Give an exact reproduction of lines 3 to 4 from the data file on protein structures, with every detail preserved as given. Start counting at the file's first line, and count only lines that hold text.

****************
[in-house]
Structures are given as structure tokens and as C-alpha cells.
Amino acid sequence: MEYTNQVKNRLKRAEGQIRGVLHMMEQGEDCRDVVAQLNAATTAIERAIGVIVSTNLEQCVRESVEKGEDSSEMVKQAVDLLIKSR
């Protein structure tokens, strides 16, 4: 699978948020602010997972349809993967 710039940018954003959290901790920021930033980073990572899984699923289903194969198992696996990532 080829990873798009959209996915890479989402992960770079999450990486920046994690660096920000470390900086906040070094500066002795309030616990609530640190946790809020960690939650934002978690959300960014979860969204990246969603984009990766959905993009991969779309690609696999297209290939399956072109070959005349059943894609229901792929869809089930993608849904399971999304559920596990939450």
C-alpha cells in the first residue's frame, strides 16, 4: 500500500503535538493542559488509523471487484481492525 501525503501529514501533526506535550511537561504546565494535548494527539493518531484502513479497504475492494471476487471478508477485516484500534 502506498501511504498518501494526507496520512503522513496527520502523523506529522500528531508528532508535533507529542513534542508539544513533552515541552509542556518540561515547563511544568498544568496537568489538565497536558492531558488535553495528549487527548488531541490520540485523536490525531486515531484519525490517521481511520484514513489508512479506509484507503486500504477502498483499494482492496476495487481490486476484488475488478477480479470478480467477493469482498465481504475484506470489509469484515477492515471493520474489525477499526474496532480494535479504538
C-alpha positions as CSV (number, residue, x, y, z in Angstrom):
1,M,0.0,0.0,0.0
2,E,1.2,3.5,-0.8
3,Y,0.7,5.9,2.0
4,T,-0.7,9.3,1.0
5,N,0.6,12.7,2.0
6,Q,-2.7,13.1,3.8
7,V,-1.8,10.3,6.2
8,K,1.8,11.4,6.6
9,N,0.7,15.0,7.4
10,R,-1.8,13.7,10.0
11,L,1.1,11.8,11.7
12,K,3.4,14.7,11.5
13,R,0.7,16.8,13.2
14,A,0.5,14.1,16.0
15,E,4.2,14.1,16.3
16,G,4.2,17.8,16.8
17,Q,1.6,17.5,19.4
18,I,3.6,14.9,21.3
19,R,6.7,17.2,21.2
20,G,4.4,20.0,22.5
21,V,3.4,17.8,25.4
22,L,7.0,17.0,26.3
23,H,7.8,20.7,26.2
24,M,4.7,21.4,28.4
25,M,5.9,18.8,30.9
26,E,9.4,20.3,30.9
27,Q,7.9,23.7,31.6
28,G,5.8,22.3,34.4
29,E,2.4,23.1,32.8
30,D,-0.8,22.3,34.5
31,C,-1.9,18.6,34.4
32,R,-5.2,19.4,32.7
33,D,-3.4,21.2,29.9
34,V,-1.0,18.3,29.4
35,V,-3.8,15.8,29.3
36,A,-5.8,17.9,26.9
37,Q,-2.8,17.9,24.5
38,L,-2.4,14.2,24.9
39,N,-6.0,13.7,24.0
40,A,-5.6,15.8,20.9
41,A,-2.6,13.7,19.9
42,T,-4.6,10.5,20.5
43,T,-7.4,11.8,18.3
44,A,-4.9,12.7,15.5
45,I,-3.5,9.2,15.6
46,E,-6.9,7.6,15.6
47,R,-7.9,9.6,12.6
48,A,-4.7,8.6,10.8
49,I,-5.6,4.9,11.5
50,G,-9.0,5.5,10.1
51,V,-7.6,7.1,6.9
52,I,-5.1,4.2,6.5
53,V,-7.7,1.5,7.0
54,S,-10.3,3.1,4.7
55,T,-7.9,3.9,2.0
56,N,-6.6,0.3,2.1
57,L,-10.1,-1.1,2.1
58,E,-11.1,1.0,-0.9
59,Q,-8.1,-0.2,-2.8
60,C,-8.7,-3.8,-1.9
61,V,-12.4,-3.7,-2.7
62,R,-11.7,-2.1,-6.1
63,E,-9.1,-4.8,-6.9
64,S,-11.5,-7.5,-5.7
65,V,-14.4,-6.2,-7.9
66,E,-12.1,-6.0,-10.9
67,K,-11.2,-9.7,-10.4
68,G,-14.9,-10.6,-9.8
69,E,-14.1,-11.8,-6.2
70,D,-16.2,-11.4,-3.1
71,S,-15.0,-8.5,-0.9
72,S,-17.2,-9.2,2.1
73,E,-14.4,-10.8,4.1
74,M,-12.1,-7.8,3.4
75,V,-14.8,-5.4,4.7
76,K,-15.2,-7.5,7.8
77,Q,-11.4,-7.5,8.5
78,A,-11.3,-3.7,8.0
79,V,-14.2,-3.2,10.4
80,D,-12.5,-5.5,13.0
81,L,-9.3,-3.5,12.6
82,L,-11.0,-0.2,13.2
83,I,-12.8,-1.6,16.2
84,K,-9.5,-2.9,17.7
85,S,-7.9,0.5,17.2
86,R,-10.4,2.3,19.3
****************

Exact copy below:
Amino acid sequence: MEYTNQVKNRLKRAEGQIRGVLHMMEQGEDCRDVVAQLNAATTAIERAIGVIVSTNLEQCVRESVEKGEDSSEMVKQAVDLLIKSR
């Protein structure tokens, strides 16, 4: 699978948020602010997972349809993967 710039940018954003959290901790920021930033980073990572899984699923289903194969198992696996990532 080829990873798009959209996915890479989402992960770079999450990486920046994690660096920000470390900086906040070094500066002795309030616990609530640190946790809020960690939650934002978690959300960014979860969204990246969603984009990766959905993009991969779309690609696999297209290939399956072109070959005349059943894609229901792929869809089930993608849904399971999304559920596990939450």